Anti-Christian Sentiment in Egypt Heats Up
As bombings continue against Christians in Iraq, Christians in Egypt have gathered to pray and plan for their own safety. When a group of Islamic extremists on Oct. 31 burst into Our Lady of Salvation church in Baghdad and began spraying the sanctuary with gunfire, the militant organization that took responsibility said Christians in Egypt also would be targeted. Security has increased at churches throughout Egypt and the number of uniformed and plain-clothes officers has doubled at churches.
The recent wave of concern came against a backdrop of already heightened tensions between the Muslim majority and the Members of an ethnic religious group from North Africa but primarily Egypt, where they are the largest Christian denomination in the country. Christian minority in Egypt. Tensions began after the wife of a Coptic priest, Camilia Zakher, disappeared in July. According to government sources and published media reports, Zakher left her home after a heated argument with her husband. But Coptic protestors claimed she had been kidnapped and forced to convert to Islam. She since has been found and returned home.
To add to the tensions, a month after the Zakher incident, Egyptian media reported in error that Egypt’s State Security Intelligence had seized a ship from Israel laden with explosives headed for the son of an official of the Coptic Orthodox church. Rumors began that Copts were stockpiling weapons in the basements of their churches with plans to overthrow the Muslim majority. The Front of Religious Scholars has since called for a complete boycott of Christians in Egypt. The group called Christians “immoral,” labeled them “terrorists” and said Muslims should not patronize their businesses or even say “hello” to them.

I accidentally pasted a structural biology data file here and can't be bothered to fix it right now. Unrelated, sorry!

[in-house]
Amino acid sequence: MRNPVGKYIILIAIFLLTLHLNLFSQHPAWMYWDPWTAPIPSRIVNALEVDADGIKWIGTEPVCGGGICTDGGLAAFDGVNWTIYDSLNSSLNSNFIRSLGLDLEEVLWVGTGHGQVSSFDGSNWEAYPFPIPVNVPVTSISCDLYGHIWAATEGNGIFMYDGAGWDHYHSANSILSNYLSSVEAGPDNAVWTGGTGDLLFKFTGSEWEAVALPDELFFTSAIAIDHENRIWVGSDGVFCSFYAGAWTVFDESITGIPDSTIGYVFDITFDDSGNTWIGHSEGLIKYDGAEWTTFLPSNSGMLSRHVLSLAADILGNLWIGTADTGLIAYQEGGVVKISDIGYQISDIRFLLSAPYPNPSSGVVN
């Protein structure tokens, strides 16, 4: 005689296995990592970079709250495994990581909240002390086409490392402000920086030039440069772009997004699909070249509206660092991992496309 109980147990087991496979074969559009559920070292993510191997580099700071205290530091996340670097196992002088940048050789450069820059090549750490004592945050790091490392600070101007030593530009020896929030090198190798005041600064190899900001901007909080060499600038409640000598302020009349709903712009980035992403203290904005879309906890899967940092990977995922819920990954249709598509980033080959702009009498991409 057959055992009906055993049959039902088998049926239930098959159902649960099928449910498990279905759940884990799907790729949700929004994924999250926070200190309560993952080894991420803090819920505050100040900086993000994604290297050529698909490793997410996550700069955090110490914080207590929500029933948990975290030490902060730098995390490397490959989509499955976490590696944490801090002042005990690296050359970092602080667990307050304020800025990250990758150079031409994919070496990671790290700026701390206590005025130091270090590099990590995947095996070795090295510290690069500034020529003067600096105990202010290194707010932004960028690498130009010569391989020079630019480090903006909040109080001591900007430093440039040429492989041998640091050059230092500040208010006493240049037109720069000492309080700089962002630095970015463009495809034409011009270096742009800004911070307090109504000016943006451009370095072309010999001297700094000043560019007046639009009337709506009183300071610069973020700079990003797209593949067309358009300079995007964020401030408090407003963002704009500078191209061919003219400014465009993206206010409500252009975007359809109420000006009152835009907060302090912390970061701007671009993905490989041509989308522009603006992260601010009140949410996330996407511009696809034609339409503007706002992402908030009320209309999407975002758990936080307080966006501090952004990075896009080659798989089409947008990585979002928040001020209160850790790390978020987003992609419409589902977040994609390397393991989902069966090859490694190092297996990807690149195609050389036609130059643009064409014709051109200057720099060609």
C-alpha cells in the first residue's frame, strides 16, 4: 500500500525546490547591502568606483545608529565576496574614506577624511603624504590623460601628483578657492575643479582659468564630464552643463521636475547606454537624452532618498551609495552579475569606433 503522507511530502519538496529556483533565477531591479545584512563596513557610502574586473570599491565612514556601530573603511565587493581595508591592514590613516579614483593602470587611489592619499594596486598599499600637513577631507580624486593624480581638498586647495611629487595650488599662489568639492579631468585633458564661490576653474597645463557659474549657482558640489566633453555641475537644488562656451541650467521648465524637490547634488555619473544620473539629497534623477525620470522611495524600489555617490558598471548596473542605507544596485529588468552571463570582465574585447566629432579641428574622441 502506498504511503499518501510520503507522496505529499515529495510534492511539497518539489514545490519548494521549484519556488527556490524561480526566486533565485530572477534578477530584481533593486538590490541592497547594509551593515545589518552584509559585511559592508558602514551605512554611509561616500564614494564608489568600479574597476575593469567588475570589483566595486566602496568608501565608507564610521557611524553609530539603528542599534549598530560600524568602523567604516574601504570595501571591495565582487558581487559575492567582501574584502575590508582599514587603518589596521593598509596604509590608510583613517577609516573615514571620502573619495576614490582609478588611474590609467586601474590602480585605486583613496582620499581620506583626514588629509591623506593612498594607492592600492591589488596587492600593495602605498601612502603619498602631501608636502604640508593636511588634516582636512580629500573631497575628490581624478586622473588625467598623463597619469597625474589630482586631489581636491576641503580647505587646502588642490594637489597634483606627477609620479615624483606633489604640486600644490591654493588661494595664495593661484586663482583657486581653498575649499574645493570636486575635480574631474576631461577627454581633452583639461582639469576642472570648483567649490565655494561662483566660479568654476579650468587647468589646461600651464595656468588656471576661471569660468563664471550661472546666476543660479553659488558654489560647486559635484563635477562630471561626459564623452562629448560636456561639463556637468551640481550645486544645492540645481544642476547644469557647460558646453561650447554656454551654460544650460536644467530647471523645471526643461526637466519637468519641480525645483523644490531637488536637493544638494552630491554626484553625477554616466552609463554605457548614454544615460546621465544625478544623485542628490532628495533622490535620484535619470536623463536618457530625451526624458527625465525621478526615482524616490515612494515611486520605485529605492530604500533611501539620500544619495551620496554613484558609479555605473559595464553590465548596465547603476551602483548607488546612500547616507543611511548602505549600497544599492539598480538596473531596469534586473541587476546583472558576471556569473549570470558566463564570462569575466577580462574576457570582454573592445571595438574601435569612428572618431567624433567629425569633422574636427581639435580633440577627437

In 639, seven years after Muhammad died; Muslim armies rode across from Syria and Palestine and invaded Egypt. At first the Muslims treated the conquered Christians relatively well, but within a generation, they began the Islamization of the country, demanding all official business be conducted in Arabic. Coptic and Jewish residents were forced to pay special taxes and obey rules designed to reaffirm their second-class status. In the centuries since then, the treatment of Christians in Egypt has ebbed and flowed depending on the whim of those in power. In 1971, then-President Anwar Sadat introduced a new constitution designating Islamic law as “a principle source of legislation” in Egypt. In 1980, the National Assembly made Islam the official religion of the state. Estimates of the Coptic population range from 7 to 12 percent of Egypt’s 84 million people. They are accepted by some in Egypt and openly discriminated against by others.
A 35-year-old Protestant woman, who declined to give her name, said that she was not sure whether attacks on Christians would happen in response to the threats, but whatever happens she expects that Christians in Egypt will continue to endure persecution. “According to the Bible, we know this is going to happen,” she said. “The Bible said that we will be persecuted. It is expected.” She added that Christians in Cairo have unified in prayer meetings about the threats. “I know people are praying now,” she said. “We have times for our people to pray, so all of us are praying.”
Father, we join in prayer for Christians living in Egypt. Father comfort them, sooth their wounds and fears, provide for their every needs, and bless them with Your perfect peace. We ask that the threats against our brothers and sisters in Egypt cease and the plans of those who intend them harm will be halted. And, through the brave witness of the Egyptian Christians as they stand strong and united in the midst of adversary; we pray that the perpetrators will see You.
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